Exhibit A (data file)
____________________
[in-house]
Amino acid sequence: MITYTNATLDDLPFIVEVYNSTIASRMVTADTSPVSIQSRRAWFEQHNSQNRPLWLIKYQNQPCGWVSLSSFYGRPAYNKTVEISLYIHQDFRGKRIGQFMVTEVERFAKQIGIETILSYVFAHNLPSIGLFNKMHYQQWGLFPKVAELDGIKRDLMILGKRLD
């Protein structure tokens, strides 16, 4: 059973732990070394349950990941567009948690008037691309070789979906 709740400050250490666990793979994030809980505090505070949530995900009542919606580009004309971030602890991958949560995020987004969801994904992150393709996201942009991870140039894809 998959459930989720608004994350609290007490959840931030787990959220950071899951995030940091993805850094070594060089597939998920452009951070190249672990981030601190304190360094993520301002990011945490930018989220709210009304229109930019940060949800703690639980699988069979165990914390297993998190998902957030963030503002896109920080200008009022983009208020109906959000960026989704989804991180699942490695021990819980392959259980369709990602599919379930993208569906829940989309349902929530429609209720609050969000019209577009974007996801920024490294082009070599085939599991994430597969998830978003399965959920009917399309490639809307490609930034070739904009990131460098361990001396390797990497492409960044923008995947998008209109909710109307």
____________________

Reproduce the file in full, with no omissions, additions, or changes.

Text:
[in-house]
Amino acid sequence: MITYTNATLDDLPFIVEVYNSTIASRMVTADTSPVSIQSRRAWFEQHNSQNRPLWLIKYQNQPCGWVSLSSFYGRPAYNKTVEISLYIHQDFRGKRIGQFMVTEVERFAKQIGIETILSYVFAHNLPSIGLFNKMHYQQWGLFPKVAELDGIKRDLMILGKRLD
């Protein structure tokens, strides 16, 4: 059973732990070394349950990941567009948690008037691309070789979906 709740400050250490666990793979994030809980505090505070949530995900009542919606580009004309971030602890991958949560995020987004969801994904992150393709996201942009991870140039894809 998959459930989720608004994350609290007490959840931030787990959220950071899951995030940091993805850094070594060089597939998920452009951070190249672990981030601190304190360094993520301002990011945490930018989220709210009304229109930019940060949800703690639980699988069979165990914390297993998190998902957030963030503002896109920080200008009022983009208020109906959000960026989704989804991180699942490695021990819980392959259980369709990602599919379930993208569906829940989309349902929530429609209720609050969000019209577009974007996801920024490294082009070599085939599991994430597969998830978003399965959920009917399309490639809307490609930034070739904009990131460098361990001396390797990497492409960044923008995947998008209109909710109307």